In 2008, France introduced a new feebate, combining taxes and subsidies for new cars based on their carbon emissions (CO2). The purchase of low-emission vehicles is encouraged through a rebate (‘bonus’) that reaches up to €1,000, while the purchase of high-emission cars is discouraged through a tax (‘malus’) up to €2,600. In advance of the publication of her paper in ‘The Economic Journal’, TSE’s Isis Durrmeyer discusses the effects of the policy on French households, manufacturers, and the environment.
Why is it important to consider a policy’s differentiated impacts on individuals?
Policy evaluation tends to focus on the average or overall impact, but distributional effects can be crucial to public acceptance. For instance, France’s “yellow vests” protests began in October 2018 in response to an increase in the diesel tax that was expected to have little impact on the overall population but severely penalized suburban and rural households that rely heavily on cars. Another example is the strong reaction to a small subway fare price increase in October 2019 in Santiago, Chile. Distributional effects are especially relevant when a policy – such as the 2008 French feebate – favors some individuals at the expense of others.
What was the expected impact of the feebate on consumers?
There are two types of gains and losses for French households: a direct effect through the amount spent by individuals and the characteristics of their car purchases and an indirect effect on air quality. By targeting CO2 emissions, the policy favors diesel cars, associated with higher emissions of the most hazardous air pollutants: nitrogen oxide (NOX) and particulate matter (PM). The increased emissions of these pollutants are a hidden cost of the feebate that my evaluation accounts for. NOX, PM, and other local pollutants downgrade the air quality near their origin, so the question of where they are emitted is relevant. This is not the case for CO2 emissions that generate global pollution.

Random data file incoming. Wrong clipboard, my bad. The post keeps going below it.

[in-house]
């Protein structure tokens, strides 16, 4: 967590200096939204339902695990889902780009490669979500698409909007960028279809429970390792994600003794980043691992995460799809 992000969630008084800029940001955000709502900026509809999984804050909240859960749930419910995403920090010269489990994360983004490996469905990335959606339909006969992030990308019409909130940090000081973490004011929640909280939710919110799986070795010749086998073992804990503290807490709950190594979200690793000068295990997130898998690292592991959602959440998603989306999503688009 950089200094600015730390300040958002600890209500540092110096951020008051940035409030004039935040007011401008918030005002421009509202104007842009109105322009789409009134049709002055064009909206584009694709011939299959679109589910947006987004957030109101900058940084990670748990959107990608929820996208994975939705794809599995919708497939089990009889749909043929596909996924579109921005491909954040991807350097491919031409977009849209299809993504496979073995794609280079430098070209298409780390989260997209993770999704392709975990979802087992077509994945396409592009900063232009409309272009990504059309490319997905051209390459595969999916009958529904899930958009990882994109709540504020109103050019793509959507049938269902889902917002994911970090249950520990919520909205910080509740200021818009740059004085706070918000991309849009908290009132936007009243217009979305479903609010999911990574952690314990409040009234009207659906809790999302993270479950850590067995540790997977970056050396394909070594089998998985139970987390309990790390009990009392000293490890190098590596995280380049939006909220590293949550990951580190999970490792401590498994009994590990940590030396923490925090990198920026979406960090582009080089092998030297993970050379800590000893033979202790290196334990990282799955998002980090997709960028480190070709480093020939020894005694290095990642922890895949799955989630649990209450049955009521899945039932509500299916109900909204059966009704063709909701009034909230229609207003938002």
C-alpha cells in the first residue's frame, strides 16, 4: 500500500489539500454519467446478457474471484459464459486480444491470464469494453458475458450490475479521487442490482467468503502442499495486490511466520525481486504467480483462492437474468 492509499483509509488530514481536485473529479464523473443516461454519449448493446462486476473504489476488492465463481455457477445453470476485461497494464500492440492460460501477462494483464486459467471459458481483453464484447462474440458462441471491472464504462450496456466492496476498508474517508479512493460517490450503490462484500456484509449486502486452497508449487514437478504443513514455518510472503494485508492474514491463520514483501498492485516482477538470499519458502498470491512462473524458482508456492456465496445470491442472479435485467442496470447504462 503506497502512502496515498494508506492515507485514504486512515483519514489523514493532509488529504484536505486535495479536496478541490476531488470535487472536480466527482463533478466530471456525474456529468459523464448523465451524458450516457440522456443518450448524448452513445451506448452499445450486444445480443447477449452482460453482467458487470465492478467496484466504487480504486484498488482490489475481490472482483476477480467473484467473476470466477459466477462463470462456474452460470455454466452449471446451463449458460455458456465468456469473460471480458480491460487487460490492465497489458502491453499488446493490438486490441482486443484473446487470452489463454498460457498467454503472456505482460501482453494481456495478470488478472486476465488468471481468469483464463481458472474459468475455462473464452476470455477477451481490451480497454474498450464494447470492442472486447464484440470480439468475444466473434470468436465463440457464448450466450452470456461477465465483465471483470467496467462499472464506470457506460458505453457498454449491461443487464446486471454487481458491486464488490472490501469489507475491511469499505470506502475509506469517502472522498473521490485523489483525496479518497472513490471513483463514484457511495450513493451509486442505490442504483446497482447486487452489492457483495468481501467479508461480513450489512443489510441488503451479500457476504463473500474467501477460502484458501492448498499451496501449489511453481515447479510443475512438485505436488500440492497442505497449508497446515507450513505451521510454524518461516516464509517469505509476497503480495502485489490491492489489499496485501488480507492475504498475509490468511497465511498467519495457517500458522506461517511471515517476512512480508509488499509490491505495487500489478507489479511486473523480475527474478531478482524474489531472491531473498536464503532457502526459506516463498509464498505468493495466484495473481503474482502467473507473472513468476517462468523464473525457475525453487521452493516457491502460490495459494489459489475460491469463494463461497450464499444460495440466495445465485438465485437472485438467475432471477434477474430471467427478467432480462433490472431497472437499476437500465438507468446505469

How do you evaluate the policy’s effects?
I use a structural model to simulate the demand and supply of new automobiles in 2008 in the absence of a feebate, allowing me to predict the prices and car models that would have been purchased. My model represents consumers' preferences for the different car models available. I estimate how their choices relate to the various car attributes (horsepower, fuel costs, vehicle size, etc.) and the prices. By comparing individual car choices with and without the policy, I can identify the causal impact of the feebate. More specifically, I estimate the feebate's effect at the individual level and in monetary terms.
I use granular data on car sales at the local level to build a flexible model of heterogenous consumer preferences for car attributes and price sensitivities. Since I do not observe the direct links between individual purchases and demographic characteristics, I exploit the correlation between the average characteristics of cars purchased and the average demographic characteristics of the local municipality. In contrast to standard models, I identify winners and losers by linking gains or losses from the feebate to households’ demographic characteristics. On the supply side, I model the pricing strategies of car manufacturers and estimate the marginal costs of all cars proposed on the market.